Review: The Shoemaker’s Wife by Adriana Trigiani

shoemakers wifeHere’s the description from

The majestic and haunting beauty of the Italian Alps is the setting of the first meeting of Enza, a practical beauty, and Ciro, a strapping mountain boy, who meet as teenagers, despite growing up in villages just a few miles apart. At the turn of the last century, when Ciro catches the local priest in a scandal, he is banished from his village and sent to hide in America as an apprentice to a shoemaker in Little Italy. Without explanation, he leaves a bereft Enza behind. Soon, Enza’s family faces disaster and she, too, is forced to go to America with her father to secure their future.

Unbeknownst to one another, they both build fledgling lives in America, Ciro masters shoemaking and Enza takes a factory job in Hoboken until fate intervenes and reunites them. But it is too late: Ciro has volunteered to serve in World War I and Enza, determined to forge a life without him, begins her impressive career as a seamstress at the Metropolitan Opera House that will sweep her into the glamorous salons of Manhattan and into the life of the international singing sensation, Enrico Caruso.

From the stately mansions of Carnegie Hill, to the cobblestone streets of Little Italy, over the perilous cliffs of northern Italy, to the white-capped lakes of northern Minnesota, these star-crossed lovers meet and separate, until, finally, the power of their love changes both of their lives forever.

First Impressions: Really hoping for a romantic love story.

Final Thoughts: I got that but much more. Yes, there was the love between Enza and Ciro, but this is also a story about the immigrant experience. And how hard it is to leave your home and your family behind to go to a new country. I loved every bit of it.

Favorite Part: Besides Enza and Ciro’s relationship, I’d have to say the parts that take place in Italy. The scenery just sounds so gorgeous. It brings you back to a simpler time before TV and cell phones and apps. (though not really so simple I guess because life was tough and people died a lot more easily, but still….) Enza and Ciro left before the war, and their villages back home often seemed like innocent places where the inhabitants were shielded from much of life’s horrors and hardships.

Goes well with: I don’t know any Italian beers… I’m going to go with one I associate with hardworking people because my dad drank it: Yuengling Black and Tan. Both Ciro and Enza worked so hard to provide for their families, so it’s only appropriate.

Title: The Shoemaker’s Wife
Author: Adriana Trigiani
Date of Publication: 2012
Genre: Fiction
Source: Nook

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Notes on Reading 7/24/16

Anyone else find it really hard to stay focused on a book when it is SO DAMN hot out?!

I can barely function.

Needless to say, this is why winter is my favorite season and snow is my favorite type of weather. I’ve been daydreaming all day about what I’m going to spend my days doing once fall and winter get here.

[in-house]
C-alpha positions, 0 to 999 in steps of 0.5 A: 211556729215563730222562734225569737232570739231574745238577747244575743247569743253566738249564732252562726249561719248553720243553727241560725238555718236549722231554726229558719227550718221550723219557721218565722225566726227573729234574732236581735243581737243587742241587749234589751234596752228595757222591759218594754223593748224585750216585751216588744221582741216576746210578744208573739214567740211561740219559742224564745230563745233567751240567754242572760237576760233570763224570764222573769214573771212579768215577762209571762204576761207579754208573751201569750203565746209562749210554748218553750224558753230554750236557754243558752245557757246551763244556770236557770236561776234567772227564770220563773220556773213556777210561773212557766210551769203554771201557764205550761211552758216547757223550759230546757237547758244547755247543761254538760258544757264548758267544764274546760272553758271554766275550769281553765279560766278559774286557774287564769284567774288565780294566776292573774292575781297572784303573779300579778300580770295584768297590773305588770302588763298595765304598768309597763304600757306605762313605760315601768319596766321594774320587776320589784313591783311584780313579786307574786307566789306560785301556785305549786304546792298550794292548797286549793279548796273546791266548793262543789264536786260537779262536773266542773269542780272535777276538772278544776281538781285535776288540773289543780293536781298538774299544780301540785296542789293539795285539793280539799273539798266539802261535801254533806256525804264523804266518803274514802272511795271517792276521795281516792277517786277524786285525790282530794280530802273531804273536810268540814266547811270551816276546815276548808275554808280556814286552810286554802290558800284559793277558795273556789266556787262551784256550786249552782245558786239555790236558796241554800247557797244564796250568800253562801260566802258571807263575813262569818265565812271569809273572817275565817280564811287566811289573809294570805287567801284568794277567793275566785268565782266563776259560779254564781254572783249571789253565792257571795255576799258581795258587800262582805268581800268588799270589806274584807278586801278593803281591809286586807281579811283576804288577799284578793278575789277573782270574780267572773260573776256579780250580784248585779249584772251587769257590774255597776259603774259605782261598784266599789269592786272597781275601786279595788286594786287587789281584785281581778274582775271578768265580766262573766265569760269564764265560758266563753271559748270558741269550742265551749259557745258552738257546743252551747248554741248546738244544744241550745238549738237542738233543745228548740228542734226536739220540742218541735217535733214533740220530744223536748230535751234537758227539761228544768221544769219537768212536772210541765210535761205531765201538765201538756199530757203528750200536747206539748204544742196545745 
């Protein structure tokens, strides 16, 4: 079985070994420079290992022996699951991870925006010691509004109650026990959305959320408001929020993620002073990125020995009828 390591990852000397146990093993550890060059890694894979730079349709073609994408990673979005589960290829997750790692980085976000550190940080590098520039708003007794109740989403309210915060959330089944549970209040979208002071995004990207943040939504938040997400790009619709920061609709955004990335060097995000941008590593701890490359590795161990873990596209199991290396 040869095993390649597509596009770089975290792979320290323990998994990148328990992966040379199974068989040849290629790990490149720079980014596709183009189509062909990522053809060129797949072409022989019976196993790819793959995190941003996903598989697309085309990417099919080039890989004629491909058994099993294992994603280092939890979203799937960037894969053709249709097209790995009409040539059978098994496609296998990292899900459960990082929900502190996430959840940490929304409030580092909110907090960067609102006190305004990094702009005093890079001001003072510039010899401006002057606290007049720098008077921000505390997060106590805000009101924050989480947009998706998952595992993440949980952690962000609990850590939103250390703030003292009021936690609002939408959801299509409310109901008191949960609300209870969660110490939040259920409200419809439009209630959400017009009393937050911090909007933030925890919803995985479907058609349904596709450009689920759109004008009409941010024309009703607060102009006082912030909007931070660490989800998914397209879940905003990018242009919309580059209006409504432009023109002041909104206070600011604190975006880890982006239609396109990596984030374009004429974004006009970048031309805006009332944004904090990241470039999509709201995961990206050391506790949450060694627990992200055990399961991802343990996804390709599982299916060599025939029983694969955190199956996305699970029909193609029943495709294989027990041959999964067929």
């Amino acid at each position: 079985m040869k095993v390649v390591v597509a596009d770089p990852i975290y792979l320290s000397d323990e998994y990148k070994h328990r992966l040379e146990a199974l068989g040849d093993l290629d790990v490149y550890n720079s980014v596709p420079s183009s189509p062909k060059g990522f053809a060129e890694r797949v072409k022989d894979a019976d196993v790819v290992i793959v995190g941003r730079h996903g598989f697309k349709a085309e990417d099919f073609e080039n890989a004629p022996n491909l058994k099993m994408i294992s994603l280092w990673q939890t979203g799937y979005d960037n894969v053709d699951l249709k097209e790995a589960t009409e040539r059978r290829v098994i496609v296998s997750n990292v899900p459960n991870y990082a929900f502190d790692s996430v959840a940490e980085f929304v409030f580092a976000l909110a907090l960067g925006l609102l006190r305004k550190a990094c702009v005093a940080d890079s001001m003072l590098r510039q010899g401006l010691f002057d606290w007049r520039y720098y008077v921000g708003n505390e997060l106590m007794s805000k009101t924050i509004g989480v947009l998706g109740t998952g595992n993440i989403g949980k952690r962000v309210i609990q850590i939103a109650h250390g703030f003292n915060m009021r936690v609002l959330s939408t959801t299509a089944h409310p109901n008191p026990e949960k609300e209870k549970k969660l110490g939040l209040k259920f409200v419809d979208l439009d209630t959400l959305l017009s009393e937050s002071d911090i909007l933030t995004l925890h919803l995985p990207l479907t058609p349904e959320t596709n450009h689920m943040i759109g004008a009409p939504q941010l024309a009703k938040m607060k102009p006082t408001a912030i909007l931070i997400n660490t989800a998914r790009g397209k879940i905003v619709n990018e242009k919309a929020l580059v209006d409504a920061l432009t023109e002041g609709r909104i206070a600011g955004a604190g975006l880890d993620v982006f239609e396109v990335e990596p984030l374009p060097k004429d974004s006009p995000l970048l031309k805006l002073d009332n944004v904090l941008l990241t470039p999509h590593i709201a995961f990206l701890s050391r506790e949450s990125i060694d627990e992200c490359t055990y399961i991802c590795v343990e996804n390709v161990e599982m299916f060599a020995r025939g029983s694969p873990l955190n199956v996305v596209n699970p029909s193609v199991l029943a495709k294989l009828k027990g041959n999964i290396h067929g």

I’m currently in the middle of Daniel Jose Older’s 2nd Bone Street Rumba book, Midnight Taxi Tango, and so far it is just as awesome as the first one. Definitely my kind of book.

Besides that, I’m currently listening to Mr. Penumbra’s 24 Hour Bookstore on audio and loving it. I want to join a secret book society. Seriously. Maybe I’ll make my own…

Turning off the computer now because it is already heating up! Stay cool! I’m drinking the only thing I can stomach when it’s this hot: cheap ice cold beer.


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Review: Between the World and Me by Ta-Nehisi Coates

between the world and meHere’s the description:

In a profound work that pivots from the biggest questions about American history and ideals to the most intimate concerns of a father for his son, Ta-Nehisi Coates offers a powerful new framework for understanding our nation’s history and current crisis. Americans have built an empire on the idea of “race,” a falsehood that damages us all but falls most heavily on the bodies of black women and men—bodies exploited through slavery and segregation, and, today, threatened, locked up, and murdered out of all proportion. What is it like to inhabit a black body and find a way to live within it? And how can we all honestly reckon with this fraught history and free ourselves from its burden?

Between the World and Me is Ta-Nehisi Coates’s attempt to answer these questions in a letter to his adolescent son. Coates shares with his son—and readers—the story of his awakening to the truth about his place in the world through a series of revelatory experiences, from Howard University to Civil War battlefields, from the South Side of Chicago to Paris, from his childhood home to the living rooms of mothers whose children’s lives were taken as American plunder. Beautifully woven from personal narrative, reimagined history, and fresh, emotionally charged reportage, Between the World and Me clearly illuminates the past, bracingly confronts our present, and offers a transcendent vision for a way forward.

First Impressions: I have to be honest here. I knew it had gotten rave reviews, but when I first started reading I had to catch myself almost immediately. I was judging without knowing anything about Coates or his background or his life. I was thinking okay, you’re mad. But I did nothing to you. I know that mindset is wrong, but I think it’s a reflex humans have. To deny the truth when it makes you or your history look bad. I’m just glad I knew I was doing it because I’m sure many people don’t, which then doesn’t open up their minds to different things. I started off taking this book as a personal affront to me.

Final Thoughts: What a powerful book. I mean, as you read above, I caught myself being an asshole. As I read Coates’ story, this letter to his son, I tried to put myself into his shoes. Into his ancestors shoes. And it was painful.

Favorite Part: How the book made me think. How it made me change the way I view the world. I used to be a more passive person, and now I think a lot more about what I can do do make things better.

Goes well with: A strong, thick stout like Guinness or Wolaver’s.

Title: Between the World and Me
Author: Ta-Nehisi Coate5
Date of Publication: 2014
Genre: Nonfiction
Source: Personal Copy

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Review: Rooms by Lauren Oliver

roomsHere’s the description:

A tale of family, ghosts, secrets, and mystery, in which the lives of the living and the dead intersect in shocking, surprising, and moving ways